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Timo Werner: How Chelsea move happened, how he will fit in and what happened to Liverpool deal?

Werner has scored 88 goals in 218 Bundesliga games for RB Leipzig

Chelsea have staked a lot on Timo Werner.

With the transfer fee, the agent fee and wages over the course of his five-year deal, the Germany international striker’s move from RB Leipzig will cost the Blues in the region of £102.5m.

So what will Chelsea be getting for their investment? Why did a move to Liverpool never materialise? And how will he fit into Frank Lampard’s side?

The Liverpool deal that never happened

Werner was linked with a move to Liverpool for months.

The 24-year-old forward and his agent were in talks with Liverpool, who made him their main transfer target to deepen the options in their three-man attack, rating him higher than Borussia Dortmund’s Jadon Sancho, among others.

Werner even video-conferenced with Jurgen Klopp during Easter and on at least one other occasion, but the negotiations went cold in late April, not because the manager was suddenly doubtful about his qualities, but because Liverpool were unwilling to trigger the £45m release clause.

Instead, the Premier League leaders intended to negotiate with RB Leipzig about a fee reduction.

Moreover, Werner demanded a substantial financial package and guaranteed playing time, which seemed rather unlikely given he would have battled with Roberto Firmino and Sadio Mane for a spot in Liverpool’s starting XI.

Klopp’s plan was to slowly integrate Werner into the team and then give him a starting spot in January when Mane and Mohamed Salah would play at the Africa Cup of Nations.

Leipzig were not willing to go into talks with Liverpool about an alternative transfer arrangement. “It won’t get any cheaper,” RB Leipzig chief executive Oliver Mintzlaff said recently. “We will not sell a player below value if he is under contract for more than a year.”

Chelsea will almost double Werner’s salary

Last year, Werner was linked with a move to Bayern Munich which ultimately fell through because the Bundesliga champions were not fully convinced his price tag of about £22m was justified. Atletico Madrid also showed interest in him.

Shortly before the end of the summer transfer window, Werner signed a three-year extension with Leipzig, preventing his contract from expiring this year and making sure the club weren’t left empty-handed.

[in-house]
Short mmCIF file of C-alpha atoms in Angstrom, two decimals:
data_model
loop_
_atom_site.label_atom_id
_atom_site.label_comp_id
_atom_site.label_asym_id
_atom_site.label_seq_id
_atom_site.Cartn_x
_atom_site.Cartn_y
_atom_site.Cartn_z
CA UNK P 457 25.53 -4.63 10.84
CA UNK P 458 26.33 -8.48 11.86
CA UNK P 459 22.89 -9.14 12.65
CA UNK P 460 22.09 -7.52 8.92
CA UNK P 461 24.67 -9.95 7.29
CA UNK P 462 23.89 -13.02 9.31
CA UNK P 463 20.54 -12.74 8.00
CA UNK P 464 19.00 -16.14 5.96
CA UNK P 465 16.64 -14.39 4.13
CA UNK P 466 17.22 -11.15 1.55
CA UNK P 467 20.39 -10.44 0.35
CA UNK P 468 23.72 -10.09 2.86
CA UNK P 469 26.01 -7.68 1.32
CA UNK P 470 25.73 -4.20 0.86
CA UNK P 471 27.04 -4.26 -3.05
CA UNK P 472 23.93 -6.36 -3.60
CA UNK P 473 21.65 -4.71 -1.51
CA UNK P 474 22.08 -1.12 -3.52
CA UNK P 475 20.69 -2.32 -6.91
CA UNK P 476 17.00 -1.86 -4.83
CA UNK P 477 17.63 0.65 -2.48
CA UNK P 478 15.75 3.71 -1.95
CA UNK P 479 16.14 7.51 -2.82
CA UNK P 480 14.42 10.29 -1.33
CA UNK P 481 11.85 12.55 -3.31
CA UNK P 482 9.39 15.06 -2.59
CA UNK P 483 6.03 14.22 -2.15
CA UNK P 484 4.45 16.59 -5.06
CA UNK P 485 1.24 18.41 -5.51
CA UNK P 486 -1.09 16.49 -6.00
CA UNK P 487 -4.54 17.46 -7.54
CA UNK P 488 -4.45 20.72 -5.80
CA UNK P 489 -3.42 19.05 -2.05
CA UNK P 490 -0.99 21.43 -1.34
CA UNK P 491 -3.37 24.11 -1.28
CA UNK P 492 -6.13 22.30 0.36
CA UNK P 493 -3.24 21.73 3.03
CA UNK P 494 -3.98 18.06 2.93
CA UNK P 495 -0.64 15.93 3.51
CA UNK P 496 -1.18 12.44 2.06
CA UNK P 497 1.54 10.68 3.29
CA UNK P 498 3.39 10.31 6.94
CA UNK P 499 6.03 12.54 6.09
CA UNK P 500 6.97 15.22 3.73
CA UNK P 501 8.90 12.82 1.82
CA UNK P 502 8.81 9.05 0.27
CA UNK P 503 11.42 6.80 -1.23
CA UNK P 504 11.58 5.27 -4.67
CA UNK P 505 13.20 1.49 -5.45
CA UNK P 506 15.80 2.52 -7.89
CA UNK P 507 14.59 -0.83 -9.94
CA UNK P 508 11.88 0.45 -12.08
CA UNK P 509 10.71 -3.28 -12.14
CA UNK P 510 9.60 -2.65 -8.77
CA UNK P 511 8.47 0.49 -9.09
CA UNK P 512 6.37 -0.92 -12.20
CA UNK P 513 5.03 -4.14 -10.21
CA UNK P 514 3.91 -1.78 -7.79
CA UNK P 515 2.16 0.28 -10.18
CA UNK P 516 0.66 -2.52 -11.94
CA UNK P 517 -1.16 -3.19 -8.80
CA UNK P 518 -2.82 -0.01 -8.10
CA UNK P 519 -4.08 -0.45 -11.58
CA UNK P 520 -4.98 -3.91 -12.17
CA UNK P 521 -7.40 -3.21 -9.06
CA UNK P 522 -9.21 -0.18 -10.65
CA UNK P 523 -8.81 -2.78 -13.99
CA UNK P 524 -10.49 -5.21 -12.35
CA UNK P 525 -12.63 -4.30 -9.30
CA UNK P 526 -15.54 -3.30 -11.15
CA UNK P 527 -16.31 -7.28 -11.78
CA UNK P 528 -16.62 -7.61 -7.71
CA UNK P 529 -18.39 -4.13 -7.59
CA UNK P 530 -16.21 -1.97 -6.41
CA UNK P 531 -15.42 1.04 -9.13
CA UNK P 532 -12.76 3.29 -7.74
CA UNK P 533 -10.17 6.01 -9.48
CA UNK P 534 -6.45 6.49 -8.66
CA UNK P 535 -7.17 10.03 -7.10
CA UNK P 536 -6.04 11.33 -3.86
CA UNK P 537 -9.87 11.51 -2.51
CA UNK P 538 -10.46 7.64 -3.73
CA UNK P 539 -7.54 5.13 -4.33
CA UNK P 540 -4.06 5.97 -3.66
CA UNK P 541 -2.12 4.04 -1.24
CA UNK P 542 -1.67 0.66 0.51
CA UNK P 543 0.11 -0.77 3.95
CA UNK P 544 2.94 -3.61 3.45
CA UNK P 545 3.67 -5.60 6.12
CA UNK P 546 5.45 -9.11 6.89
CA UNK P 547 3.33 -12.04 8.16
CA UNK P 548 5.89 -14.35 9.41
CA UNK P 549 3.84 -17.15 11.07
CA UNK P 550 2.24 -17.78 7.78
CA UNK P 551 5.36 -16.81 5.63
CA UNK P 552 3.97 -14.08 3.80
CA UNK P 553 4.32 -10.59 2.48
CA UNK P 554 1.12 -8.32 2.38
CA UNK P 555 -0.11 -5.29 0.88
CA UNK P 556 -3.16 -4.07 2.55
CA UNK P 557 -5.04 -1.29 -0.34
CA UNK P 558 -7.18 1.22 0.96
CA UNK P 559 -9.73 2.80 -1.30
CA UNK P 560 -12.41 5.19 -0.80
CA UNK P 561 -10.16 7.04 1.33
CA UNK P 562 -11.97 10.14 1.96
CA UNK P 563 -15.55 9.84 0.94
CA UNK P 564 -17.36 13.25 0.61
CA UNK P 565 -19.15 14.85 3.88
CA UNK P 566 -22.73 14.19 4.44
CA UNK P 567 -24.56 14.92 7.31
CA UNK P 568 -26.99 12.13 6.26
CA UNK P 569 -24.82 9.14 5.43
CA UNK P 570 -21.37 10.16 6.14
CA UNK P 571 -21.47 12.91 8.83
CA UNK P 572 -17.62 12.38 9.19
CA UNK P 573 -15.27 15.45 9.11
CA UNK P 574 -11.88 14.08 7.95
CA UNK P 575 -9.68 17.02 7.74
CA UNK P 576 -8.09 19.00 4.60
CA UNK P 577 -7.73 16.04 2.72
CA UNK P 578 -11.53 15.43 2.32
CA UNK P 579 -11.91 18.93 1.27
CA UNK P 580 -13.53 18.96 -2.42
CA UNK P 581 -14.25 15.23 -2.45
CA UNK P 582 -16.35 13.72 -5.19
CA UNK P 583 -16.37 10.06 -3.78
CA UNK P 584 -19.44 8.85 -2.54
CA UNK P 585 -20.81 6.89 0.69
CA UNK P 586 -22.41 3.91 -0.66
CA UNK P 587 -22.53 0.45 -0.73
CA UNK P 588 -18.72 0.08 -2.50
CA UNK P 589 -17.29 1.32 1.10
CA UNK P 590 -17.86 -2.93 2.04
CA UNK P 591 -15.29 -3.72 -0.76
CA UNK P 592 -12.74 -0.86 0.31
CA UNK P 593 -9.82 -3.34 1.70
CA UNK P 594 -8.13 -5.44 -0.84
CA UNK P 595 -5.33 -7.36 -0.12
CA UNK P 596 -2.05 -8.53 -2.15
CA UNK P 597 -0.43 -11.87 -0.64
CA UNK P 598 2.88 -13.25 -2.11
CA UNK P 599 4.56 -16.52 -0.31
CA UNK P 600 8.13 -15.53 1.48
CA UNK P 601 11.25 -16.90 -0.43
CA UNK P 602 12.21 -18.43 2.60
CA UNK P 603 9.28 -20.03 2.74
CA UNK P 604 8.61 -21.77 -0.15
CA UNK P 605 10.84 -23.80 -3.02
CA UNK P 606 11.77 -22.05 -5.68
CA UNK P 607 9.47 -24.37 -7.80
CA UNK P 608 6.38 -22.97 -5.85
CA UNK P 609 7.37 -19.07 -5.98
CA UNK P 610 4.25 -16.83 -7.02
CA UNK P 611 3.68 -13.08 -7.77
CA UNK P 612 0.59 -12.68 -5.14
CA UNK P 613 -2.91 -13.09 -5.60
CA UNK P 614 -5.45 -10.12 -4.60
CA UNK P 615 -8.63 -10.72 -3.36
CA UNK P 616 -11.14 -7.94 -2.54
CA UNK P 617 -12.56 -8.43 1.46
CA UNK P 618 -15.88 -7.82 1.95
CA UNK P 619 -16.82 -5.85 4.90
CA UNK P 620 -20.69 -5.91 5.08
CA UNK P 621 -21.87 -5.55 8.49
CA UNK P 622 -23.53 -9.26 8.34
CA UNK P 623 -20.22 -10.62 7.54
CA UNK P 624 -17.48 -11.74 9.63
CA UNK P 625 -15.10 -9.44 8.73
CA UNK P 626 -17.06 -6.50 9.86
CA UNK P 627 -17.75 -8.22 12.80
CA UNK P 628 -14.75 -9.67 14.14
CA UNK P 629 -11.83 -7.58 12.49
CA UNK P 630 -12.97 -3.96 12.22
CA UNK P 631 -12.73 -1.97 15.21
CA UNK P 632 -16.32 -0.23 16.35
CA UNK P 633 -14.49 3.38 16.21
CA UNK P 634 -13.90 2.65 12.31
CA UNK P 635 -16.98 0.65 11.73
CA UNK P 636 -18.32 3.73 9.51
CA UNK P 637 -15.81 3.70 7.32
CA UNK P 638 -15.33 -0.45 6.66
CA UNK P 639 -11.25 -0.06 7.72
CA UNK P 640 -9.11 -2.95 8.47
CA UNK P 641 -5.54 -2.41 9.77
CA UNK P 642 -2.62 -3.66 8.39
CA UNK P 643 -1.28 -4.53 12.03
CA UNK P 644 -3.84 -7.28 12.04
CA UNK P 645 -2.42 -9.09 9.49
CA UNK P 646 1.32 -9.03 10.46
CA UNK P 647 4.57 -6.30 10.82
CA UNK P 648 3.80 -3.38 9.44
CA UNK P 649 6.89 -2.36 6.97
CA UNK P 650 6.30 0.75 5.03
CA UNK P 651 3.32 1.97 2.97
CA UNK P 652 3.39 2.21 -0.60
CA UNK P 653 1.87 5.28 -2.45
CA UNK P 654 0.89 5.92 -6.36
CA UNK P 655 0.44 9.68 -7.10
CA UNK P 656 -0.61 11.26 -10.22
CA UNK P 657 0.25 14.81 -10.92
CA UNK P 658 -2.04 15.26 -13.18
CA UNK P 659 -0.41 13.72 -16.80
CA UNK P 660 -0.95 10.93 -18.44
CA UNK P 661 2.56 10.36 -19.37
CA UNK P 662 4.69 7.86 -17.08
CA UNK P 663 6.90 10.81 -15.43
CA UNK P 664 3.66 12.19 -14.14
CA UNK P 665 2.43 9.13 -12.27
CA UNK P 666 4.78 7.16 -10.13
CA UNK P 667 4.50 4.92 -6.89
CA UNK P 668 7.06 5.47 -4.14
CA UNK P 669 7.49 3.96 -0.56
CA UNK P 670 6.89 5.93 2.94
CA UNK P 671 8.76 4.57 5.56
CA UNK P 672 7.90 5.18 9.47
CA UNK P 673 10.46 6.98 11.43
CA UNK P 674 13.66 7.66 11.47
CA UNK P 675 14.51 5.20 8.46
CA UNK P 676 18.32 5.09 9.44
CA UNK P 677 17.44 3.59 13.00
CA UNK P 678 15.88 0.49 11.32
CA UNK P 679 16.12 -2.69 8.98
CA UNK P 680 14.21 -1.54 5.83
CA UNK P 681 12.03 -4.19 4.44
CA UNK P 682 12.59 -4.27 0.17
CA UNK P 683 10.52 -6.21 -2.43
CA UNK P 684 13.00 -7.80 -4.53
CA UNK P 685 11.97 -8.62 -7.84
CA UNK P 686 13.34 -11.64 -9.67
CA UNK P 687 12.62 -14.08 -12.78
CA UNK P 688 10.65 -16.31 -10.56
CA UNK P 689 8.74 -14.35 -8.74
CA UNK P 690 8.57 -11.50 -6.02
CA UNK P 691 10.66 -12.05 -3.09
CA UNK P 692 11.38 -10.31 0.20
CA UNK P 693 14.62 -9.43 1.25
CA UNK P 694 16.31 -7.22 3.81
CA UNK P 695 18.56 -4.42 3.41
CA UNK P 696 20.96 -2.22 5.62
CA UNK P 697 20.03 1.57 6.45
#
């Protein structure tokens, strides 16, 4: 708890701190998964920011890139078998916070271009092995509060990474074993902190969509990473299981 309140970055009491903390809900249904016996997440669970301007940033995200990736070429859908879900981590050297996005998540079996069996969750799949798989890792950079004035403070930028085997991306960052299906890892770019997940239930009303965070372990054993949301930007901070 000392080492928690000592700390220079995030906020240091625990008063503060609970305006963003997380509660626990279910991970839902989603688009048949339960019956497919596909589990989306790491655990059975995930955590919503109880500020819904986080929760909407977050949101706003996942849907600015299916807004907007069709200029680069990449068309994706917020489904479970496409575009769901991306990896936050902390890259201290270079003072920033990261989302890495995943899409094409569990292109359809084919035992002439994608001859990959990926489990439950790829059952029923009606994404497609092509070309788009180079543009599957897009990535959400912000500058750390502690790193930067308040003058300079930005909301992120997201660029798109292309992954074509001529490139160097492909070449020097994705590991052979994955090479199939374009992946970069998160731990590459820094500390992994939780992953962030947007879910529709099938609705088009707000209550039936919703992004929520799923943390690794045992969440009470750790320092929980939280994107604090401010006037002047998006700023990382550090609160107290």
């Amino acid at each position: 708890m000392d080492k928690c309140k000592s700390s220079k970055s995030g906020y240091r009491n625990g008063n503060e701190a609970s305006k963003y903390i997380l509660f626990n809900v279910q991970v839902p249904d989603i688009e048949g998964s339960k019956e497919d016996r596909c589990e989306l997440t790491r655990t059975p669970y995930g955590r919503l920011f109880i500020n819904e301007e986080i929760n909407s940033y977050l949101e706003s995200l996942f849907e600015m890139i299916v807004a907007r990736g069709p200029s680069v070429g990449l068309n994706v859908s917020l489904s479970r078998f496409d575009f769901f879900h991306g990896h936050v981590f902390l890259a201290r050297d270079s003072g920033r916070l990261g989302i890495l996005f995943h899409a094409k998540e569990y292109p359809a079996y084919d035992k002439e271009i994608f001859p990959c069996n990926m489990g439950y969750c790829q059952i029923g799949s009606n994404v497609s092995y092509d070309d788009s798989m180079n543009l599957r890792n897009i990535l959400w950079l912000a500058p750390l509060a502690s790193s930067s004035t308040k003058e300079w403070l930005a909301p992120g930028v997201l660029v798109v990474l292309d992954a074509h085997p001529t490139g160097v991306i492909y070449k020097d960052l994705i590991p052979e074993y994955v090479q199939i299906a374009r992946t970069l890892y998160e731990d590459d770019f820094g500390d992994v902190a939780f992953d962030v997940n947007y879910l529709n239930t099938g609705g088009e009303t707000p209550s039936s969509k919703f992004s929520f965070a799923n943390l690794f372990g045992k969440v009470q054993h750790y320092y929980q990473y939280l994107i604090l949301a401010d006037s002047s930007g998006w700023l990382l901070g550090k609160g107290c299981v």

And then along came Chelsea, offering a weekly wage of around £175,000 – almost doubling his current salary – and a £12m fee to his agent Karlheinz Forster, taking the total outlay to more than £100m.

Werner and Forster went to Leipzig’s offices on Wednesday, 3 June for a brief 20-minute conversation with club officials, informing Leipzig about their intention of finalising a move to London.

It took until now for the deal to be announced officially because Chelsea went into negotiations with Leipzig about a payment plan.

The move means Werner will not feature for Leipzig when the Champions League is concluded in August.

Werner made his Germany debut against England in March 2017 and has since scored 11 goals in 29 games

Werner and Abraham partnership?

It is difficult to assess what sort of character Chelsea will be getting in Werner. It took him years to come out of his shell and show a defined personality in interviews and, for the most part, he keeps his head down and focuses on his performances.

He is respected and even well-liked in Leipzig, but team-mates usually only emphasise his value as a player.

An incident in December 2016, during a match against Schalke, earned him a negative reputation. Werner admitted he dived to win a penalty in the match but tried to justify his actions by saying he was fouled moments before.

He was met with boos, whistles, and obscene gestures at every away game he played for years.

The Premier League will offer a chance to shrug off that negative reception in a team that is likely to see him partnered with Tammy Abraham in attack.

When he started his senior career at Stuttgart, Werner was occasionally used on the left wing before moving into the centre permanently. He has also repeatedly played as a winger for Germany’s national team in recent years because head coach Joachim Low values Werner’s speed over his ability to be the target player up front.

However, Julian Nagelsmann, who joined Leipzig as head coach in 2019, saw more potential in Werner being a striker who would move into the midfield and act as the temporary number 10.

Early on in the season, he asked Werner to drop back on occasions and engage in passing plays instead of hanging on the shoulder of the last defender all the time.

He no doubt brings impressive statistics to the Chelsea line-up – he has scored 26 goals and provided eight assists in 32 league games this season – and he will offer Lampard the option of playing in a 4-4-2 alongside Abraham or out wide in a front three.

Time will tell if his contribution will be enough to turn the Blues into title contenders.

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